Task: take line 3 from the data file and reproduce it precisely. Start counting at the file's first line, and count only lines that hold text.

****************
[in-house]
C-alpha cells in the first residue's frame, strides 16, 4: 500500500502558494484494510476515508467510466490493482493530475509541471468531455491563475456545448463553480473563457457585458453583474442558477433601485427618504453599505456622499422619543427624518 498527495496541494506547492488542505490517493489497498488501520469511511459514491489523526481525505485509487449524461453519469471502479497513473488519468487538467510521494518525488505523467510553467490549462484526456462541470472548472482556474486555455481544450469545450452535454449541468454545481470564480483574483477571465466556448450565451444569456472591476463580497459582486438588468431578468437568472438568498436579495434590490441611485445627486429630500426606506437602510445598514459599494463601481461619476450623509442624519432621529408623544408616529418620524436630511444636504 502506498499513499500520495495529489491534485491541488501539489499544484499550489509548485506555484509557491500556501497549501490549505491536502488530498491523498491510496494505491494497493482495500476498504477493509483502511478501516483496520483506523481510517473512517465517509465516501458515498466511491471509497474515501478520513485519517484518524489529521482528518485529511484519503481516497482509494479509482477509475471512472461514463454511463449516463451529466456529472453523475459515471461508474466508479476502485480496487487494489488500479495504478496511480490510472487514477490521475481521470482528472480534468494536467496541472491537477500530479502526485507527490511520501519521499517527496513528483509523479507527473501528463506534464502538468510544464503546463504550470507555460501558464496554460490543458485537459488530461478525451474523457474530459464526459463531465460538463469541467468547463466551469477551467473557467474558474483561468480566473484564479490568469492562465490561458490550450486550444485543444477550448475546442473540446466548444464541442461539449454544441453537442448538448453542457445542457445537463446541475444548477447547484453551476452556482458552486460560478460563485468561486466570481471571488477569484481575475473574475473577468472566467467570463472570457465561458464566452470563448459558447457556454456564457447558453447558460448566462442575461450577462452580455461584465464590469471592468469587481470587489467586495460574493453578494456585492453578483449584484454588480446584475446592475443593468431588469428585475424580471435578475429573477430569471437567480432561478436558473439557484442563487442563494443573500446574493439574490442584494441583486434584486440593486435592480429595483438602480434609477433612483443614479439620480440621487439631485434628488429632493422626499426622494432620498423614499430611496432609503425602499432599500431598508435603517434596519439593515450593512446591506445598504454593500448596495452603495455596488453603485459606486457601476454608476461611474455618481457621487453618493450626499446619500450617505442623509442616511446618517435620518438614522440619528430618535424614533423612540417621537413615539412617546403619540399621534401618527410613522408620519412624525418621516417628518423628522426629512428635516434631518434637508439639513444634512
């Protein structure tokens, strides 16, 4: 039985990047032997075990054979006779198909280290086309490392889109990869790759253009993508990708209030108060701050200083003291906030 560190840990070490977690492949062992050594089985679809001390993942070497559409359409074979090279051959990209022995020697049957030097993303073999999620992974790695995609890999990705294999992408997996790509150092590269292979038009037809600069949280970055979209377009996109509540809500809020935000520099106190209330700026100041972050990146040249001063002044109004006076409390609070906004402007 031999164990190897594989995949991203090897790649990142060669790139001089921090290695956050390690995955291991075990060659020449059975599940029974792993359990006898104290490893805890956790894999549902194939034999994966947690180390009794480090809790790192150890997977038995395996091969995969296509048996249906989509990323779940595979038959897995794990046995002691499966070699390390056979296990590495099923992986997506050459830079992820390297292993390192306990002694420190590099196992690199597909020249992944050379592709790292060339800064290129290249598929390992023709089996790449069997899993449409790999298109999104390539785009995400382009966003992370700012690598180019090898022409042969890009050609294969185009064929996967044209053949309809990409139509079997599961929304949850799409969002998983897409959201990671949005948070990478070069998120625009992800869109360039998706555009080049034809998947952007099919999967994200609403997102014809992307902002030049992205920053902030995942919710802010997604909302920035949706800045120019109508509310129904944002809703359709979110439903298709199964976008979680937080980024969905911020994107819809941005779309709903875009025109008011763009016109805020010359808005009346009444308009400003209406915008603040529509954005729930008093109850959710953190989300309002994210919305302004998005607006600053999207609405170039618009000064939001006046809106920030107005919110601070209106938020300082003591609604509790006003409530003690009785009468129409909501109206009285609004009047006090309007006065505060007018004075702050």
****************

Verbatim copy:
């Protein structure tokens, strides 16, 4: 039985990047032997075990054979006779198909280290086309490392889109990869790759253009993508990708209030108060701050200083003291906030 560190840990070490977690492949062992050594089985679809001390993942070497559409359409074979090279051959990209022995020697049957030097993303073999999620992974790695995609890999990705294999992408997996790509150092590269292979038009037809600069949280970055979209377009996109509540809500809020935000520099106190209330700026100041972050990146040249001063002044109004006076409390609070906004402007 031999164990190897594989995949991203090897790649990142060669790139001089921090290695956050390690995955291991075990060659020449059975599940029974792993359990006898104290490893805890956790894999549902194939034999994966947690180390009794480090809790790192150890997977038995395996091969995969296509048996249906989509990323779940595979038959897995794990046995002691499966070699390390056979296990590495099923992986997506050459830079992820390297292993390192306990002694420190590099196992690199597909020249992944050379592709790292060339800064290129290249598929390992023709089996790449069997899993449409790999298109999104390539785009995400382009966003992370700012690598180019090898022409042969890009050609294969185009064929996967044209053949309809990409139509079997599961929304949850799409969002998983897409959201990671949005948070990478070069998120625009992800869109360039998706555009080049034809998947952007099919999967994200609403997102014809992307902002030049992205920053902030995942919710802010997604909302920035949706800045120019109508509310129904944002809703359709979110439903298709199964976008979680937080980024969905911020994107819809941005779309709903875009025109008011763009016109805020010359808005009346009444308009400003209406915008603040529509954005729930008093109850959710953190989300309002994210919305302004998005607006600053999207609405170039618009000064939001006046809106920030107005919110601070209106938020300082003591609604509790006003409530003690009785009468129409909501109206009285609004009047006090309007006065505060007018004075702050």